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Be Essential Oils

Tea Tree Essential Oil 10ml

Regular price $22.99 NZD
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Product Details

Name: Tea tree

Scientific Name: Melaleuca alternifolia

Method of extraction: Steam distillation

Part of plant: Leaves

Country of origin: Australia

The best-known oil in aromatherapy, thanks to its unparalleled versatility and strength. Tea tree essential oil is derived from the leaves of the Melaleuca alternifolia plant, native to Australia. It is widely known for its antimicrobial and antiseptic properties, making it a popular choice for use in natural skincare and cleaning products. Tea tree oil can also be used to help soothe minor skin irritations and support a healthy immune system. Its fresh, medicinal scent is commonly used in aromatherapy to promote a sense of clarity and focus.

The history tells that Captain James Cook arrived in Australia and was greeted with tea made from the Melaleuca leaves, hence the name. Cook observed that the natives used its leaves to make plasters that were applied to wounds to treat infections. In 1922, its distillation and analysis of its properties was carried out and, in World War II, the oil was already part of the first aid kit of the Australian navy.

Collapsible content

Main Components

Terpinen-4-ol (42.80%), gamma-Terpinene (20.23%), alpha-Terpinene (10.07%)


Tea Tree essential oil has internal and external uses, is anti-inflammatory, and is effective against viruses, bacteria and fungi. It also relieves skin infections, helps with acne, abscesses, boils and oral infections, hair problems, respiratory problems and as a decongestant.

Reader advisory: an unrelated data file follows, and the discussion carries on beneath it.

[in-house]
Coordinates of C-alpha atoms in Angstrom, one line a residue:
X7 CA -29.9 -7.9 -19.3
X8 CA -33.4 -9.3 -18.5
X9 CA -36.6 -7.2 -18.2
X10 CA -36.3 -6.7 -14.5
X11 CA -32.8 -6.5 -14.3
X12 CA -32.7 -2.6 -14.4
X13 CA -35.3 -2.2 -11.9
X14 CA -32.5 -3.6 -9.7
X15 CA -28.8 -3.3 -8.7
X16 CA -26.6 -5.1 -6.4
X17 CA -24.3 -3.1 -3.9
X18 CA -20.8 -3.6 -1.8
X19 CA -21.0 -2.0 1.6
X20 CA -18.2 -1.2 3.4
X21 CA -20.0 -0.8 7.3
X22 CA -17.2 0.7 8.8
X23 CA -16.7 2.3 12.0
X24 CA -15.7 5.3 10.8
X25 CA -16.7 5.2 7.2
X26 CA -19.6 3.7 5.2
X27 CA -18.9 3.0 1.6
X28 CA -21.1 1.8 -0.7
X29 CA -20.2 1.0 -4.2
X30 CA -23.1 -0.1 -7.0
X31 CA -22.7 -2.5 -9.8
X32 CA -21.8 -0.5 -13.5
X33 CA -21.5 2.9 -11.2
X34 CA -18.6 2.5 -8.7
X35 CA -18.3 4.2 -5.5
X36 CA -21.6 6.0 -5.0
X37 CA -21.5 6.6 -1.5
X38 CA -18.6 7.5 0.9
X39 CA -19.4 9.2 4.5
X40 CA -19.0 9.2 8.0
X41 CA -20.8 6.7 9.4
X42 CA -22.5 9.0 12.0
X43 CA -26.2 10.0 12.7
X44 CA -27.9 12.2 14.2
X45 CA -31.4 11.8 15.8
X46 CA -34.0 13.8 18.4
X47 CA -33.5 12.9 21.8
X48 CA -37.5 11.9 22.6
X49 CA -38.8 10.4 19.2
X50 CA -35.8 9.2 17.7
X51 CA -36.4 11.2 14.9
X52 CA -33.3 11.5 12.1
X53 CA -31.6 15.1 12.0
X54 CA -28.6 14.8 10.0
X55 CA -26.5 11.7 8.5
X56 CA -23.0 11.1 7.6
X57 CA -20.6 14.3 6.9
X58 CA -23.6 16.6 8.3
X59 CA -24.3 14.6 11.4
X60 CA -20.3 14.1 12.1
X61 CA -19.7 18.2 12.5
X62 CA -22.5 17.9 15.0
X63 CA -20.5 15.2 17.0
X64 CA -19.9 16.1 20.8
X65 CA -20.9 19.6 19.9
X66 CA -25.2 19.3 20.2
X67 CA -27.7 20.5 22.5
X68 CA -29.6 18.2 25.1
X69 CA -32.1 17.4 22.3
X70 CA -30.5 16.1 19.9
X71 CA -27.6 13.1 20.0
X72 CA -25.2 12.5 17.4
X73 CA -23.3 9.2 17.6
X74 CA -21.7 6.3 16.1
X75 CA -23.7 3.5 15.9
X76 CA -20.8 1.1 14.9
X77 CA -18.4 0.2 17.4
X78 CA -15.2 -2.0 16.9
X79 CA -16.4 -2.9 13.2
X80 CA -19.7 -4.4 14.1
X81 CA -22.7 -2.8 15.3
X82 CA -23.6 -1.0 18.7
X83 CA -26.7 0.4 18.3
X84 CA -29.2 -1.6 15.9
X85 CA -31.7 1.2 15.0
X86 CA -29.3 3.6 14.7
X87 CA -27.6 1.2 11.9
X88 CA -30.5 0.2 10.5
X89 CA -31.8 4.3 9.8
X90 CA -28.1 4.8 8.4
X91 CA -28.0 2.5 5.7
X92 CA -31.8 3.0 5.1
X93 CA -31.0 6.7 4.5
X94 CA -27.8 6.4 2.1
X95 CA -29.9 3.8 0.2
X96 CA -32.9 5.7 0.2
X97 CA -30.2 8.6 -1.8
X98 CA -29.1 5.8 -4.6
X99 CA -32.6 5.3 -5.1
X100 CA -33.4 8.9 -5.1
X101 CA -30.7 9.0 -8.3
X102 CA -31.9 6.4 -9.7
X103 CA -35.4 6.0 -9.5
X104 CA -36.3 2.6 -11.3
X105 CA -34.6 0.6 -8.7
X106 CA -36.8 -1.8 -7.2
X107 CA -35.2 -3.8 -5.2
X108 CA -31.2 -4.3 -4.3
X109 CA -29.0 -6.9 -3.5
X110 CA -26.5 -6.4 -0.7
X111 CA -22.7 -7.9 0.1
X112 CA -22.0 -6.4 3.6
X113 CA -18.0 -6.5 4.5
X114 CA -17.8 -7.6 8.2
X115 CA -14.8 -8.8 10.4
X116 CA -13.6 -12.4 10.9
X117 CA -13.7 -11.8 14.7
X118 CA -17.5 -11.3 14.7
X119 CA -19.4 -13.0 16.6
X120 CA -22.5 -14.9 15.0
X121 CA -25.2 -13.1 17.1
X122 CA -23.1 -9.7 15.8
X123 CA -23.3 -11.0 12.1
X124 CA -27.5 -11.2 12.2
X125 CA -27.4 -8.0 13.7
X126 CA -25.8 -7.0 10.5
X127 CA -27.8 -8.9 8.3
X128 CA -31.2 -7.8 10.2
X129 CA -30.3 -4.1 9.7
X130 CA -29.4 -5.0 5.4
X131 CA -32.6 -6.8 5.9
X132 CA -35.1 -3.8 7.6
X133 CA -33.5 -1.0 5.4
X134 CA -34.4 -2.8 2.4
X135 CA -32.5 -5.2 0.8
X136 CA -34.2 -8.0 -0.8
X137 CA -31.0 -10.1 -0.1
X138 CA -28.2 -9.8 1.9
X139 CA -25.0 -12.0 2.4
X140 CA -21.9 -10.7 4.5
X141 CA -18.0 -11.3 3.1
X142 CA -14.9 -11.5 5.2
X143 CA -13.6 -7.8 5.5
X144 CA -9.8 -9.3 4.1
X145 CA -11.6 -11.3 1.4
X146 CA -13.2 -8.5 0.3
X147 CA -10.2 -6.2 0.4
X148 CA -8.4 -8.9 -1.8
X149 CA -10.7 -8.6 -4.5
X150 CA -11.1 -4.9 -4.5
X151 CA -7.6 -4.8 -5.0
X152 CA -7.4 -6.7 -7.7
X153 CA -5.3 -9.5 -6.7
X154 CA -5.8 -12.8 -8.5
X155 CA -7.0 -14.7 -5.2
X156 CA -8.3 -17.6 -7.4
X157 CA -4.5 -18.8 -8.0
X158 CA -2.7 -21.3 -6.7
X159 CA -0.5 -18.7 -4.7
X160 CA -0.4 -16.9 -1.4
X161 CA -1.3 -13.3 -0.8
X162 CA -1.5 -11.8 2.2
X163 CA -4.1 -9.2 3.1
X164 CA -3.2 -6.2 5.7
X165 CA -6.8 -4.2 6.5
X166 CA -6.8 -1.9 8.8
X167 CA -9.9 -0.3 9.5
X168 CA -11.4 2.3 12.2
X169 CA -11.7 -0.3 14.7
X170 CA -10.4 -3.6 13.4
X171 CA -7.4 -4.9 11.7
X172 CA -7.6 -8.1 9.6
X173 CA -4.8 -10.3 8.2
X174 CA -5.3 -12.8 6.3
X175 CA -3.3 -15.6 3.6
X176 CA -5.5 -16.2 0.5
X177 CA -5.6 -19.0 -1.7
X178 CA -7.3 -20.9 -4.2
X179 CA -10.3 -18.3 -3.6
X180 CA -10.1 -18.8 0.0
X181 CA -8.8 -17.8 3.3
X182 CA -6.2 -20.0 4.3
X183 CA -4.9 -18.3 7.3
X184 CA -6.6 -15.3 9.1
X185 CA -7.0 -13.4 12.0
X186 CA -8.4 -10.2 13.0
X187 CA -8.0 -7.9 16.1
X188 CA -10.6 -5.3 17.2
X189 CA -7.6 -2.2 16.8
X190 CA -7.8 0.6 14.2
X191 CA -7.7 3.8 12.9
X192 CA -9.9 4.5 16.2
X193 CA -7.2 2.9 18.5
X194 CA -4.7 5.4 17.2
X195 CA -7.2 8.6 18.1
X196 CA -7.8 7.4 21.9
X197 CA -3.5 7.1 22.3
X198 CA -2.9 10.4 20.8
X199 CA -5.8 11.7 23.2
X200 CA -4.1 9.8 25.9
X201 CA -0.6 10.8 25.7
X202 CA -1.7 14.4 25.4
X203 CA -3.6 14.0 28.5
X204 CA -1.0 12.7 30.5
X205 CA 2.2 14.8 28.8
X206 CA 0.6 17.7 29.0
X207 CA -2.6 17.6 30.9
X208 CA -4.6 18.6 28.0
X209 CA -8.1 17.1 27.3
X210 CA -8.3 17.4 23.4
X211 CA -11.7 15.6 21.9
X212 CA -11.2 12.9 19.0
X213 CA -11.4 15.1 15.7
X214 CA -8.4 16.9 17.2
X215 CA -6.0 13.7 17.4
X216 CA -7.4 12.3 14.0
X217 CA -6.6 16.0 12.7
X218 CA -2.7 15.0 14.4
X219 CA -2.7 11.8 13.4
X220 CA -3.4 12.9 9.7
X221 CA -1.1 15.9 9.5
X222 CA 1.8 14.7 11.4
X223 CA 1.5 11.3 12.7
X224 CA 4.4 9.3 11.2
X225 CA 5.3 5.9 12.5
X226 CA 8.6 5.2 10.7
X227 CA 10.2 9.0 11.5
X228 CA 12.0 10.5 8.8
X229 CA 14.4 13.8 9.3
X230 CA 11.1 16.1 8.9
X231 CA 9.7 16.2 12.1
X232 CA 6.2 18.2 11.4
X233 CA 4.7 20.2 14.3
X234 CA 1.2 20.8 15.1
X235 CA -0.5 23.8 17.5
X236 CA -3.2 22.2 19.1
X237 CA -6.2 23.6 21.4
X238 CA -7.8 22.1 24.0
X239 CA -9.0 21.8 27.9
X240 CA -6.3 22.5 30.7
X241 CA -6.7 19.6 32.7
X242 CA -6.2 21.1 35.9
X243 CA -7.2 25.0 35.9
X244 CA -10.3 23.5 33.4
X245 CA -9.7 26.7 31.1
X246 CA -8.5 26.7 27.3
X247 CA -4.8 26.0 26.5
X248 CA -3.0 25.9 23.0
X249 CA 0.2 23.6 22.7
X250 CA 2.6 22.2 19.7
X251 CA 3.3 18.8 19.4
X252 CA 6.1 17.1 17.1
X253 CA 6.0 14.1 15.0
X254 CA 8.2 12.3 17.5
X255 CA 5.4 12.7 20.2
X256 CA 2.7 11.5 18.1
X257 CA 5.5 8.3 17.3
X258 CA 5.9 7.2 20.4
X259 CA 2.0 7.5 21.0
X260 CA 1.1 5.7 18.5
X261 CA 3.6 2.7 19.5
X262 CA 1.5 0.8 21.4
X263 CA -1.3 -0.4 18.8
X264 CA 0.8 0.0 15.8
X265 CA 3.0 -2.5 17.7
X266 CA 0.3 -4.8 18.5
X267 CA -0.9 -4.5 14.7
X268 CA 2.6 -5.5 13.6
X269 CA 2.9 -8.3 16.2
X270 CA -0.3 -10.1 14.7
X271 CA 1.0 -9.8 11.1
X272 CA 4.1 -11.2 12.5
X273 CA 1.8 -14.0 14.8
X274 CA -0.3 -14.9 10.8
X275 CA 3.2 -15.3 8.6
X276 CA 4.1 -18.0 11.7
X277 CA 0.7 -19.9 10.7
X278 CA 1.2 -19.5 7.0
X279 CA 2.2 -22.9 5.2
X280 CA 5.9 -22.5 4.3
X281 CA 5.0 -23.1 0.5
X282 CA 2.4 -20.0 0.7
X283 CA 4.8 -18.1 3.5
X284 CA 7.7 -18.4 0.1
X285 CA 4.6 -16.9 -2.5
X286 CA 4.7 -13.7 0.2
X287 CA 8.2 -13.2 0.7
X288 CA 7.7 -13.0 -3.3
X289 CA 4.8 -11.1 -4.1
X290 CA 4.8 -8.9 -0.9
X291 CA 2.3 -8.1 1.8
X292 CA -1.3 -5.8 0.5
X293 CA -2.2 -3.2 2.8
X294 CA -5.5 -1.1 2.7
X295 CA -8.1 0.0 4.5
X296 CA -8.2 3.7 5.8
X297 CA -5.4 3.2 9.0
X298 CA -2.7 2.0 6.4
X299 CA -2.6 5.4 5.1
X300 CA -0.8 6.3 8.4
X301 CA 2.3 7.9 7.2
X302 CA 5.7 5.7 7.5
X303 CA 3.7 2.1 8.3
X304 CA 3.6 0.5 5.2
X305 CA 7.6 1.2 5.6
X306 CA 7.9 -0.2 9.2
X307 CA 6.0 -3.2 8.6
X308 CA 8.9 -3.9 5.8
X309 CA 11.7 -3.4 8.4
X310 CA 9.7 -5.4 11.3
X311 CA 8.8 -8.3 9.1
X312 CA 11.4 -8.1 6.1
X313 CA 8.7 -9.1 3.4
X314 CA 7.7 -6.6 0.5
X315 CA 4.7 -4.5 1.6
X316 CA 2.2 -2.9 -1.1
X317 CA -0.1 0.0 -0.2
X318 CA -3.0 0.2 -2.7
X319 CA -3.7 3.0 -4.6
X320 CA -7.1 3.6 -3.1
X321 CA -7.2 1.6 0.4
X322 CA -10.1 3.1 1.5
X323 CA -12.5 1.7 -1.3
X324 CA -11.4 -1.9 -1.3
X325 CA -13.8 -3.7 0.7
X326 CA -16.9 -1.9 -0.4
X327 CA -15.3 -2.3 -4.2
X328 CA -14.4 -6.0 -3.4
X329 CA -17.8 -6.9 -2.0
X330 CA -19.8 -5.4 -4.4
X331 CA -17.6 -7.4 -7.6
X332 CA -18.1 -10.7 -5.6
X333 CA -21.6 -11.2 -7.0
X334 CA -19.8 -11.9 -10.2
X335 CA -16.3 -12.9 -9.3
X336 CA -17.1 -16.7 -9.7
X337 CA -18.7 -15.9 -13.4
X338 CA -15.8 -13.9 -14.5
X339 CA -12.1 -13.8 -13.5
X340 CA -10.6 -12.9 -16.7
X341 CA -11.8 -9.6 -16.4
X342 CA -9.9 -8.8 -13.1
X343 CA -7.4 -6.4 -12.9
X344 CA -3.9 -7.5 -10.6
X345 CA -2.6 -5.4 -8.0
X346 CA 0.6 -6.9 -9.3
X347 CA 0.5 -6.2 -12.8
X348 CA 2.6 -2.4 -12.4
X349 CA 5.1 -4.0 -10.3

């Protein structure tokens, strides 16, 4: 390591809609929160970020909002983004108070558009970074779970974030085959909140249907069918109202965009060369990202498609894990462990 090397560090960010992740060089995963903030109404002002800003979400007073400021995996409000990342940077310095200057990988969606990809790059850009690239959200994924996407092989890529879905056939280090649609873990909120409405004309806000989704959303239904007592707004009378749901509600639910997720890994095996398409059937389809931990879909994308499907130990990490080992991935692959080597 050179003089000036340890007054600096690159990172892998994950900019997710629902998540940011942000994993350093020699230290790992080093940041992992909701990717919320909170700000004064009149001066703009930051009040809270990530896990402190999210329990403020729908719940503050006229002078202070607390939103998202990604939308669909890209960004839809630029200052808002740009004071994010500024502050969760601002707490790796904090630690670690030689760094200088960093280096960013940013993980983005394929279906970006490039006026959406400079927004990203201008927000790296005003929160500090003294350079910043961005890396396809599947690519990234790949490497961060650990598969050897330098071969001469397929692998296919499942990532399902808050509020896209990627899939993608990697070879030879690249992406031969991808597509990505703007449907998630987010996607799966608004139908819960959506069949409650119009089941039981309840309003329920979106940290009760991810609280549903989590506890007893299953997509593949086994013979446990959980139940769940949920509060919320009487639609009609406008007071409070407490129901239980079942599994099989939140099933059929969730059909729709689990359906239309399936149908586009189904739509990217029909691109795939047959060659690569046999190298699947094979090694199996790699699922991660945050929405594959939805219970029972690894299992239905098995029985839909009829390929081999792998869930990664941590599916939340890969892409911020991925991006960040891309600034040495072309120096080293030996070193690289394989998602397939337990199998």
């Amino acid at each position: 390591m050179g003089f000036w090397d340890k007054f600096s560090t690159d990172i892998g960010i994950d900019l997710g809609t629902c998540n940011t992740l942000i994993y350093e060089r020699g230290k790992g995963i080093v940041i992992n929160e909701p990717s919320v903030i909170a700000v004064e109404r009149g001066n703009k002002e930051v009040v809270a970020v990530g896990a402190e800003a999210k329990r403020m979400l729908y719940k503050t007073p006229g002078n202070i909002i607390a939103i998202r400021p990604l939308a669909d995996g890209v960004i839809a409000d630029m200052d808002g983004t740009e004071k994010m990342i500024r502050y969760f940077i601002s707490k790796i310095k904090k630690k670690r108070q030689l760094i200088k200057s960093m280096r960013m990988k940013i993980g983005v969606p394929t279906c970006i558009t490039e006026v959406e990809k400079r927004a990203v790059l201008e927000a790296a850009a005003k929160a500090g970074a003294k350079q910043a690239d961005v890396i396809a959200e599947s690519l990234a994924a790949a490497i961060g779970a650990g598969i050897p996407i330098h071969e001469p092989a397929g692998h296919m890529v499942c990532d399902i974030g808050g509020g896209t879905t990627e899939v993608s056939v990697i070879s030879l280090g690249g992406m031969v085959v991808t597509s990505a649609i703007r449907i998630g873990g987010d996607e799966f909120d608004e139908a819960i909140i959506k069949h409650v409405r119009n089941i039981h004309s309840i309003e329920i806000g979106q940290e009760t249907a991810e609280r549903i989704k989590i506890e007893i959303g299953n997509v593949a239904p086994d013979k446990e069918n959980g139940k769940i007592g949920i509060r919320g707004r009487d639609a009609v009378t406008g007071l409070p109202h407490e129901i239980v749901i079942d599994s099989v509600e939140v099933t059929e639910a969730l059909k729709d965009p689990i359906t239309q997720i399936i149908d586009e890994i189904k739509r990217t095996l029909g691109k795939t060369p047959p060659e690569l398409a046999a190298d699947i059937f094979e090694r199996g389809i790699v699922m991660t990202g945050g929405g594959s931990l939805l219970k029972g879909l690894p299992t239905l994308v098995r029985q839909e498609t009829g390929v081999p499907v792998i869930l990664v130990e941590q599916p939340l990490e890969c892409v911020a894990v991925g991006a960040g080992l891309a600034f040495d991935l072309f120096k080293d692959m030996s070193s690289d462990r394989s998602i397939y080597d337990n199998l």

Anti-inflammatory and Anti-infectious

Tea Tree essential oil can treat various skin problems from acne to injuries. It can be used alone or associated with other essential oils, which will increase the treatment. \n \nIt is useful in cases of urinary tract infection. 

Also useful in oral problems such as aphtha, stomatitis, gingivitis, periodontitis.



In vitro tests showed that tea tree oil was more effective than traditional topical antibiotics in fighting Staphylococcus aureus infections, including methicillin-resistant strains [1]. 



In vitro tests indicate tea tree oil as a broad-spectrum antifungal. It is useful in regard to onychomycosis (nail mycosis). The application can be local and enhanced if associated with clove oil. It can be used to treat Chilblains (caused by Tinea pedis). It also helps in cases of oral candida, Trichomonas vaginalis and Candida albicans


Antiprotozoal and antiparasitic

In a clinical trial with a 5% concentration, Tea Tree essential oil proved to be useful against dandruff [2]. In terms of hair health, it is also used against lice and mites, showing its effectiveness in vitro [3]. Also useful against a small mite that appears on the eyelashes, Demodex folliculorum

Other uses

It has a useful effect against bad breath, contact dermatitis, cutaneous and vaginal mycoses, herpes, warts, chronic and seborrheic dermatitis.


Not recommended during pregnancy, breastfeeding and in children under 3 years old.

It is recommended to test it on a small area of ​​the forearm at least a day before use to check for possible irritation. If necessary, dilute it before use.

Tea Tree oil is poisonous for cats and dogs, so be careful to wash hands before handling pets and do not diffuse around them.

How to use

It can be used neat or diluted. Its internal use must be indicated and monitored by a professional. 


[1] Ferrini AM, Mannoni V, et al. Melaleuca alternifolia essential oil possesses potent anti-staphylococcal activity extended to strains resistant to antibiotics. Int J Immunopathol Pharmacol. 2006 Jul-Sep;19(3):539-44.

[2] Satchell AC, Saurajen A, et al. Treatment of dandruff with 5% tea tree oil shampoo.J Am Acad Dermatol. 2002 Dec;47(6):852-5. Étude analysée dans la publication suivante : Does 5% tea tree oil shampoo reduce dandruff? Prensner R. J Fam Pract. 2003 Apr;52(4):285-6.

[3]  In vitro efficacy of over-the-counter botanical pediculicides against the head louse Pediculus humanus var capitis based on a stringent standard for mortality assessment. Heukelbach J, Canyon DV, et al. Med Vet Entomol. 2008 Sep;22(3):264-72.